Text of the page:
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Thread: December 2006 Technique of the Month - Triggered Salute

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    Default December 2006 Technique of the Month - Triggered Salute

    Triggered Salute (Front- Right Hand Direct Push)

    1. An attacker at 12 o'clock pushes your left shoulder with their right hand.

    2. Immediately and simultaneously turn your body counterclockwise, thus riding the force of the push and using your attacker's force, borrowed force. As you do this, step your right foot into a right neutral bow facing 12 o'clock as you pin their right hand with your left and simultaneously execute a right palm strike to your attacker's chin.

    3. Frictionally slide your right arm down your attacker's right arm, making the shape of a crane with your hand.

    4. Immediately execute a right inward elbow to your attacker's right solar plexus.

    5. Follow through and execute a right outward elbow strike to your floating ribs.

    6. Using residual torque, follow through with a right backfist to your attacker's floating ribs or kidney. Follow through and cock your right hand at your right hip.

    7. Execute a right vertical back knuckle strike to your attacker's chin.

    8. Cross out towards 7:30.
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    Default Re: December 2006 Technique of the Month - Triggered Salute

    5. Follow through and execute a right outward elbow strike to your floating ribs.
    Ouch!

    I hate it when I hit myself

    The one note I would add to this write up, is that the stance is a 'Right Neutral Bow' throughout the entire technique. Proper body mechanics dictates that with the inward and outward strikes, you torque your torso to add force. "Trunk Rotation" is how it was explained to me.

    Someone else has called this "Less Good Kenpo" ... because all of the offense is with one hand. When we add in the other hand, and then the feet ... Yowza! Yowza! Yowza!.

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    Default Re: December 2006 Technique of the Month - Triggered Salute

    One of the better techniques IMHO. During the initial strike I let my right hand float up and under the jaw line of the attacker. It's more of a "rising" palm heel strike, but it is more of a natural response and by doing so I can better utilize the "borrowed force" so graciously provided by my attacker!
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    Default Re: December 2006 Technique of the Month - Triggered Salute

    This is one of my favorites too.

    The thing that is a little unrealistic to me is to step forward. It's not remotely natural. I can see the benefits, etc, but the move works just as well stepping back.

    This is true especially if your left-handed pin is locked in correctly.

    A lot of people just cover the attacker's hand with their own. This makes it fairly easy for someone to pull their hand out, which may be the reaction if they get palmed in the chin.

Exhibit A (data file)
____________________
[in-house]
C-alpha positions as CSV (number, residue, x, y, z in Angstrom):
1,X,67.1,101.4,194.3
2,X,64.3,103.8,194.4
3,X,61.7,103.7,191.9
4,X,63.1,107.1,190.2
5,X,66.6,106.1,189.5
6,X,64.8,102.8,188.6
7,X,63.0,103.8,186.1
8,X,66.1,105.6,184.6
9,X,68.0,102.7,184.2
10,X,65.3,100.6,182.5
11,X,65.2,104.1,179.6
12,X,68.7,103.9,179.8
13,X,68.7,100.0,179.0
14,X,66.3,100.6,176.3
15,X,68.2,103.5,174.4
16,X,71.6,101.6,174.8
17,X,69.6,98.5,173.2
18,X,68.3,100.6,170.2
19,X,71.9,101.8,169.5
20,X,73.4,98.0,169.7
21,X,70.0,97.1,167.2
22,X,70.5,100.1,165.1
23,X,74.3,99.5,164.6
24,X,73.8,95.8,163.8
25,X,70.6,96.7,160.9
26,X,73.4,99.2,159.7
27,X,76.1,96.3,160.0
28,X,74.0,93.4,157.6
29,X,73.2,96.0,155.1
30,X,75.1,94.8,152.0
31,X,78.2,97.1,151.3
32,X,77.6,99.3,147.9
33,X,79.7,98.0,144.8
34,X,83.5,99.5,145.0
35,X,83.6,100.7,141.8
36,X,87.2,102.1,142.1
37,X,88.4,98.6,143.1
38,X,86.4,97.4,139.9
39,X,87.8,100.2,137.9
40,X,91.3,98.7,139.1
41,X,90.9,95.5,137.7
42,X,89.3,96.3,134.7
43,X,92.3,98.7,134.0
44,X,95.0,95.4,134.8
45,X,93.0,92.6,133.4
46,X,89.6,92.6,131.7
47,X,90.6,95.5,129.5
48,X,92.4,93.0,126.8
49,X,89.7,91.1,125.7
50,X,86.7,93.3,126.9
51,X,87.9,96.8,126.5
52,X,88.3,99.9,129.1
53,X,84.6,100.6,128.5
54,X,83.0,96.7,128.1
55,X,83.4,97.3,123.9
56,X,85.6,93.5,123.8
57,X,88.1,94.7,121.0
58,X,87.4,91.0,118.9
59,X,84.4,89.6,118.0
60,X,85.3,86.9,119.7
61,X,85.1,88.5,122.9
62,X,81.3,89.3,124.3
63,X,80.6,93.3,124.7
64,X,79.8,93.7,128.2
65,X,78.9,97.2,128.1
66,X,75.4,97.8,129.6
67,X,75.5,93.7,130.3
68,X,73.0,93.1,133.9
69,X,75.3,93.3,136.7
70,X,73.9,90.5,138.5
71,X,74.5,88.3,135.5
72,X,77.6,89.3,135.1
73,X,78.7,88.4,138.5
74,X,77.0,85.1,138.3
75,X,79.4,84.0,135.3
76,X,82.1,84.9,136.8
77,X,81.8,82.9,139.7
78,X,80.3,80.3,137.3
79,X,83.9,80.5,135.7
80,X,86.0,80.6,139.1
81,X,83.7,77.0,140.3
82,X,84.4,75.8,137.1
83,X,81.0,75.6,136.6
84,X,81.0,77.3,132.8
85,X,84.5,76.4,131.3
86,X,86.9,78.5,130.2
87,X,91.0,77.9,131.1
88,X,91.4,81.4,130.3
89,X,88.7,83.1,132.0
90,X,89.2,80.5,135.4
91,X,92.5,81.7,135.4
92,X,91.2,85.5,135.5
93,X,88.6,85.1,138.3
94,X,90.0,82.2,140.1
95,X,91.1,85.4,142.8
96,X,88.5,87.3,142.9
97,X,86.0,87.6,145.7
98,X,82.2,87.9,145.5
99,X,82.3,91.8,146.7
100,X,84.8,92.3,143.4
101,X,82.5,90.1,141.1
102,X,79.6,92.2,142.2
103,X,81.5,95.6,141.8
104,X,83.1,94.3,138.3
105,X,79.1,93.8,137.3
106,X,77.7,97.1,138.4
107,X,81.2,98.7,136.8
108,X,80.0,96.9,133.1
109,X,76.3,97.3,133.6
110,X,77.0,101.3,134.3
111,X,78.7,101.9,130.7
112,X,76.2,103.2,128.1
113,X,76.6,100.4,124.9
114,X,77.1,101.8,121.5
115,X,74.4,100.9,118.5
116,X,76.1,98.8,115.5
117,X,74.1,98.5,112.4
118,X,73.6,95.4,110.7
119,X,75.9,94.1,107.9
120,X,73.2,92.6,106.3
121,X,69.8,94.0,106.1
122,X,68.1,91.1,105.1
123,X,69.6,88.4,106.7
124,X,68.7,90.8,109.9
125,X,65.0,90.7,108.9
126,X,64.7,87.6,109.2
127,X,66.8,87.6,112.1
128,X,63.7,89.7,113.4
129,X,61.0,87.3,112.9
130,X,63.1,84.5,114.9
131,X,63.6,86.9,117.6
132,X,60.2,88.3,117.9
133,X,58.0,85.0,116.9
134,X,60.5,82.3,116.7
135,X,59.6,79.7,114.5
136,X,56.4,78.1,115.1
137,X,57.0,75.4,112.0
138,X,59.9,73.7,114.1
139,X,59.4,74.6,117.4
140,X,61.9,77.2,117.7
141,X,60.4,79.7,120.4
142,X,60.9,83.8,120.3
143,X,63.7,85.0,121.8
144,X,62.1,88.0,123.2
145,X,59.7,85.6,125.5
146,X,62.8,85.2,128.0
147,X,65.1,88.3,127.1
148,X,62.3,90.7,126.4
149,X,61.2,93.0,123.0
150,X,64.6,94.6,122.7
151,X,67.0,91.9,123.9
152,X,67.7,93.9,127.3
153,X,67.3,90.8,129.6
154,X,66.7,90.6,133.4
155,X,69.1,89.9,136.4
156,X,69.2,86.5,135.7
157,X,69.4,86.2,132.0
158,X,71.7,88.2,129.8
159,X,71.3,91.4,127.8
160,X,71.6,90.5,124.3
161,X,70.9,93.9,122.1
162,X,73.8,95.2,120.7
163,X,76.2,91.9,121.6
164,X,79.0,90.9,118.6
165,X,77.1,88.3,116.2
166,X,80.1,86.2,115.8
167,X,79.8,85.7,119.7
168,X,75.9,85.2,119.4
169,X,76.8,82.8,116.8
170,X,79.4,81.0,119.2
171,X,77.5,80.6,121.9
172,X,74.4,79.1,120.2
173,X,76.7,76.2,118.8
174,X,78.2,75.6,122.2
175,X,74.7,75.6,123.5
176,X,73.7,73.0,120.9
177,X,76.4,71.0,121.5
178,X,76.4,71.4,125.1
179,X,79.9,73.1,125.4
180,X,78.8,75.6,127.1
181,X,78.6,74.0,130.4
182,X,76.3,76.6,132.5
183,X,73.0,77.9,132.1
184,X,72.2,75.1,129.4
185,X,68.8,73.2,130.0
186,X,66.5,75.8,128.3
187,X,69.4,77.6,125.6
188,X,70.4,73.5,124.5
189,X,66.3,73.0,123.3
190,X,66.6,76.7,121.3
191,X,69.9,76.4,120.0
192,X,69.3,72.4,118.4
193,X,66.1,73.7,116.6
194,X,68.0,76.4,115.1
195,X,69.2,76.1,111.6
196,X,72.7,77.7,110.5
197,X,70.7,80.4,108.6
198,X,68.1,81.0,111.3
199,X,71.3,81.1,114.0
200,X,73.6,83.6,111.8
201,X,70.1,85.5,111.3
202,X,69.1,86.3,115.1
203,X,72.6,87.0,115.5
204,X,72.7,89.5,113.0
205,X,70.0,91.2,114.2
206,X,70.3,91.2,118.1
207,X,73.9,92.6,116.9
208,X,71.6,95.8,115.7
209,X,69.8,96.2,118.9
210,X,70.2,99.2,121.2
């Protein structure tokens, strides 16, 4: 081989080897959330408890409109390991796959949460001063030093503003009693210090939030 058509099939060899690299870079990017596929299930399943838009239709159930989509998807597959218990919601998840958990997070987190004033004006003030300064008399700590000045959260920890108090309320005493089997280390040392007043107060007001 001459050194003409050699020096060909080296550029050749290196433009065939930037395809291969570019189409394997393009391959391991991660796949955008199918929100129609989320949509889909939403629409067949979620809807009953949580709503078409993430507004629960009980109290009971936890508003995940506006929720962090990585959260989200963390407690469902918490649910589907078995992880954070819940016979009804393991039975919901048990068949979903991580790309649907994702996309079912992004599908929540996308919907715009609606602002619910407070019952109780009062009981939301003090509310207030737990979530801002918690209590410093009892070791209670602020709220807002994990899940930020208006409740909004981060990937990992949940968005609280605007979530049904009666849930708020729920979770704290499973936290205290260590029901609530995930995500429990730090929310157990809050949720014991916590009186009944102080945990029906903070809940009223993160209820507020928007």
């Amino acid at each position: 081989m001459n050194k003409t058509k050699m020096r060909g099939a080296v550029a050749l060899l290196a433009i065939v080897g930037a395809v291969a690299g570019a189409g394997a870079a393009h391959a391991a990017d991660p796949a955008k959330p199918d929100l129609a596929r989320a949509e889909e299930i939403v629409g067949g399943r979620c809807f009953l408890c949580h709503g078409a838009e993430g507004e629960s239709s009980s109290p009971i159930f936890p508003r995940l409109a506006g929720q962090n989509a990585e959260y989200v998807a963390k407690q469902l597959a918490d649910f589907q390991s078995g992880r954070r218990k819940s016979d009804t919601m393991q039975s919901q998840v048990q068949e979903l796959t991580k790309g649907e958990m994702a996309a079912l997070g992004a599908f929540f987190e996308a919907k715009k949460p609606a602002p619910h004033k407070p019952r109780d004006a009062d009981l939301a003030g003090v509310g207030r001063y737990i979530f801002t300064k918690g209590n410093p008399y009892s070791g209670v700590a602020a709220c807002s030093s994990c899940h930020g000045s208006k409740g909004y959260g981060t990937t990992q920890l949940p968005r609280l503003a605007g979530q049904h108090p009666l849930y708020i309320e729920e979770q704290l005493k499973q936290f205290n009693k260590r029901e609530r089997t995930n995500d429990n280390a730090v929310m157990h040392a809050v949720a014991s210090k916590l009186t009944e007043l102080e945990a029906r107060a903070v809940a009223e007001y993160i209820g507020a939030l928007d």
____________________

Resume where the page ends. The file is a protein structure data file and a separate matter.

If you pin with your palm facing the opponent, using the inside wrist of your left hand against the same joint on the attacker's right hand, it's difficult to pull out of it. Plus, with your hand poised in what is essentially a positional check, you are more ready to use it.

    --Amy
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    JamesB is offline
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    Default Re: December 2006 Technique of the Month - Triggered Salute

    Quote Originally Posted by amylong View Post
    The thing that is a little unrealistic to me is to step forward. It's not remotely natural. I can see the benefits, etc, but the move works just as well stepping back.
    You've got my agreement there. It is not possible to step forwards when someone has pushed your shoulder (even the opposite shoulder). The only way to perform the technique as written is to step forwards before the 'push' makes contact. I'm sure I've seen Doc write about this before - but the 'attack' in this case is an 'anticipated push'.

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    Default Re: December 2006 Technique of the Month - Triggered Salute

    Quote Originally Posted by JamesB View Post
    You've got my agreement there. It is not possible to step forwards when someone has pushed your shoulder (even the opposite shoulder). The only way to perform the technique as written is to step forwards before the 'push' makes contact. I'm sure I've seen Doc write about this before - but the 'attack' in this case is an 'anticipated push'.
    If it's an anticipated push, it seems you wouldn't be pinning the attacker's hand. You'd do something more like Alternating Maces or something else where a block happens, rather than a pin.

    --Amy
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    execkenpo is offline
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    Default Re: December 2006 Technique of the Month - Triggered Salute

    Quote Originally Posted by amylong View Post
    This is one of my favorites too.

    The thing that is a little unrealistic to me is to step forward. It's not remotely natural. I can see the benefits, etc, but the move works just as well stepping back.

    This is true especially if your left-handed pin is locked in correctly.

    A lot of people just cover the attacker's hand with their own. This makes it fairly easy for someone to pull their hand out, which may be the reaction if they get palmed in the chin.

    If you pin with your palm facing the opponent, using the inside wrist of your left hand against the same joint on the attacker's right hand, it's difficult to pull out of it. Plus, with your hand poised in what is essentially a positional check, you are more ready to use it.